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I basically built the demo to show a couple features like groups, polls,
etc... I hoped that someone else would put some content on the site at some
point.  AND NO I didn't set it up for editors, I guess I could turn on the
WYSIWYG editor and let you make page menus.  I just didn't want to give the
testuser account the ability to change the top menus.

Yes.  I setup the site in a about 45 minutes.  The problem with something
like Silverstripe is that it doesn't do that much, its easy and looks clean
because it is limited in functionality.  This limit will box you in and
force you to either abandon the system of live in the box.  Silverstripe has
plugins but when I reviewed them I didn't see anything that made me say WOW
I can't do that with Drupal.  But I did say WOW I'm glad I don't have to
work with this to build interactive websites.

Most of the sites that are coming online now are similar to social
networking sites where people can connect with each other and collaborate.
 Drupal is designed to build sites like that.  Because of this, you need a
way of "programming" workflows that route content from one place to another,
so that the site self organizes itself.  Thats what Drupal does well and why
the query builder (views) is so useful.

A really nice website that integrated groups, wiki, blogs, and general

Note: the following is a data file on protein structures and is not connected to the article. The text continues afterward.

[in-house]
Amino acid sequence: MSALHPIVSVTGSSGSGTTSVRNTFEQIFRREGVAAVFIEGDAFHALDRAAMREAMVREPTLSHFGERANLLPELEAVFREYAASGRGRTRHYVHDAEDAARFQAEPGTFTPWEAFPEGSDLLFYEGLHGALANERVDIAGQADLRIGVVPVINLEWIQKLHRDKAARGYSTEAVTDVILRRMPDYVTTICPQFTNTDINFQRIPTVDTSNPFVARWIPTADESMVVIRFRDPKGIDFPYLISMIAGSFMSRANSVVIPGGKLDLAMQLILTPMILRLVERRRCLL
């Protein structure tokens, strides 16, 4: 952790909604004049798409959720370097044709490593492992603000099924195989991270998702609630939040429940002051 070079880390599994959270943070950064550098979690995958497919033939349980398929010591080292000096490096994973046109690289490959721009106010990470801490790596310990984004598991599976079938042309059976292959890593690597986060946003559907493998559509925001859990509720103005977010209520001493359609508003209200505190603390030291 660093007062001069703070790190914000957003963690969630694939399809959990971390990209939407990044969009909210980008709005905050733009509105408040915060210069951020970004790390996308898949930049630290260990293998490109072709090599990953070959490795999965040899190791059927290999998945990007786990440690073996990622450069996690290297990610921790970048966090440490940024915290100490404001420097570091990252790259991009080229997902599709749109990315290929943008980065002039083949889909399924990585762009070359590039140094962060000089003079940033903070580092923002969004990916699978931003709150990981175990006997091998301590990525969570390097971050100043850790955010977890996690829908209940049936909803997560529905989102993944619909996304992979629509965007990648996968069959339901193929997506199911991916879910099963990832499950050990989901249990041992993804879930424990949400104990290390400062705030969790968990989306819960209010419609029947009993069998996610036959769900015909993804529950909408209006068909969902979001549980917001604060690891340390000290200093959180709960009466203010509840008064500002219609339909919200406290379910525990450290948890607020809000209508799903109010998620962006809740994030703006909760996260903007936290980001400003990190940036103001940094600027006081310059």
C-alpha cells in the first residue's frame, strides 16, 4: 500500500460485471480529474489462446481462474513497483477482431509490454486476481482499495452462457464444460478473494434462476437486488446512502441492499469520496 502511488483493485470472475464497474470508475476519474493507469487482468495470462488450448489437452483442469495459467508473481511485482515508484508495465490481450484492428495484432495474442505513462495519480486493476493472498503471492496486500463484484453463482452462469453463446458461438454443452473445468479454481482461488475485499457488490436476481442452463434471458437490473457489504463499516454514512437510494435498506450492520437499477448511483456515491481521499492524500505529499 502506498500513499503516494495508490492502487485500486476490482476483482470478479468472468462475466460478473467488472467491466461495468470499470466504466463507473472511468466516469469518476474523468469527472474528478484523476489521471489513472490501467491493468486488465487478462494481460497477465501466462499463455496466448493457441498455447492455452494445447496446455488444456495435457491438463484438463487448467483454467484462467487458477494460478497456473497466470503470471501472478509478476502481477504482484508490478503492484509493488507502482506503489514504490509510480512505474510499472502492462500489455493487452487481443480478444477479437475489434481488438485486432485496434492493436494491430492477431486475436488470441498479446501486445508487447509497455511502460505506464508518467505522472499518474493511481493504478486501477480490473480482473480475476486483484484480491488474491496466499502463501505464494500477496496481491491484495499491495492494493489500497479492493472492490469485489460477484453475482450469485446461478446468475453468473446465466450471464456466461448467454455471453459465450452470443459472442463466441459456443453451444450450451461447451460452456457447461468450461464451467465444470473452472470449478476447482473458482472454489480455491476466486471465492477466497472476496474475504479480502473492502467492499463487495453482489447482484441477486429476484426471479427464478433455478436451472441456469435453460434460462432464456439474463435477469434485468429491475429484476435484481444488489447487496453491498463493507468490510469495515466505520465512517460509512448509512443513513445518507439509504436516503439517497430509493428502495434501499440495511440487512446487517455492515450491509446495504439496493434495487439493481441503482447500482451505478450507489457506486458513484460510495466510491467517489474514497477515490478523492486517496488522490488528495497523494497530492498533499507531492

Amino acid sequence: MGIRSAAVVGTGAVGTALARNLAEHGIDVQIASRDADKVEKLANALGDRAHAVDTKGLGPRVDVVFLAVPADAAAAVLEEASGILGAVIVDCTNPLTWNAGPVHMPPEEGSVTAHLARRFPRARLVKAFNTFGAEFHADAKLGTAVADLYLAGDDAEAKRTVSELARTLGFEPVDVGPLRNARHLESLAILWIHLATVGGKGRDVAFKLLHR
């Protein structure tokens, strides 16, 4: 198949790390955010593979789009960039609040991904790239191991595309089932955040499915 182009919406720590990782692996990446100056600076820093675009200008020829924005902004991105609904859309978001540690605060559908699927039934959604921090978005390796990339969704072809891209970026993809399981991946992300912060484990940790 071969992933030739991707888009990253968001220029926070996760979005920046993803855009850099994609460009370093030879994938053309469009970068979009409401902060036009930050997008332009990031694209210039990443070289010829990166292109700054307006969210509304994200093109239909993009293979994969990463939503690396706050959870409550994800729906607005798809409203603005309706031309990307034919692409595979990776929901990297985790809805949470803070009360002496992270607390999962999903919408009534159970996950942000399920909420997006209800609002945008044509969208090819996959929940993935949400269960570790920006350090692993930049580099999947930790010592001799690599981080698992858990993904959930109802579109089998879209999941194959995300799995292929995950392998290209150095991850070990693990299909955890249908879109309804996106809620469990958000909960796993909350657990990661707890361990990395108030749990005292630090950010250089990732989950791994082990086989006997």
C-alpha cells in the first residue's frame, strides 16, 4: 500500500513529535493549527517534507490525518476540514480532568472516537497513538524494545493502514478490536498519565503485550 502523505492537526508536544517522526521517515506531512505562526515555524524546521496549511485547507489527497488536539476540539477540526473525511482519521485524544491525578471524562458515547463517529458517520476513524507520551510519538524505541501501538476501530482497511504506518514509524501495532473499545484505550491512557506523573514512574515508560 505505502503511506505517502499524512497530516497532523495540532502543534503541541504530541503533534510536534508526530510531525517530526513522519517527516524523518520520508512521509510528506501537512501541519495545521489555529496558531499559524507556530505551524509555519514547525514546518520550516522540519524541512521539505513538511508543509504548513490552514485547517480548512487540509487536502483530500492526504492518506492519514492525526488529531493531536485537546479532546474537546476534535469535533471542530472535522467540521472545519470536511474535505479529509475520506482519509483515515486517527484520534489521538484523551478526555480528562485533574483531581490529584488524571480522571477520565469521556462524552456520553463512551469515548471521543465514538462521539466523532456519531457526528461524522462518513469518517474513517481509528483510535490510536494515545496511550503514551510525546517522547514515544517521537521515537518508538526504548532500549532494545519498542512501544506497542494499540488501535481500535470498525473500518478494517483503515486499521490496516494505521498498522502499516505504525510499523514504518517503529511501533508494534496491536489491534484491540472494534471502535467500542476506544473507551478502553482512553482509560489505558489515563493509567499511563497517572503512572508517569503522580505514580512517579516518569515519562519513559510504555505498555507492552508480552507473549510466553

purpose content management could be built with Drupal.  This integration
would be an advantage for your project, it makes it easy for people to
participate, and demonstrates an active community to new users.  A plain old
wiki and a static CMS with some comments does not do this.  It's lame.

On Tue, Oct 19, 2010 at 10:02 AM, Christian Lohmaier < <>>wrote:

Hi Keith,

I apologize beforehand, since the following might sound very
condescending. Please don't take it as such.

On Tue, Oct 19, 2010 at 3:50 PM, Keith Williams
<> wrote:
 I have been dealing with web based systems for 15 years.  I can write in
python and PHP for web systems and Java, .net, and Objective C. I have
all the basic systems a lot and know them.

All that experience you might have didn't help you to setup a site
that fulfills basic requirements that were laid out, didn't build a
site that is appealing to editors (again, I'm not talking about the
visual appearance).
I'm pretty sure it is because lack of time.

But even then, with so much experience, it should be easy to setup a
working site in an afternoon session. But that didn't happen. Neither
you nor any other of the drupal-cracks (as a positive term) didn't
setup a working demo.

All around the message is: "we need to get started /soon/".

Drupal is very good, its flexible, proven, and fast.  Yes. it takes a
bit of time to configure

All valid, but irrelevant.

And sorry: You giving up so easily is another point that is
problematic. You'll always have to defend your point, and
unfortunately people come and leave. In the communities I have been
taking parts there were always people that promised "I will do this
and that in no time", and then when the slightest sign of a
problem/conflict showed up those people were the first to quit

So please: Don't give up that easily, and first of all: Don't take it


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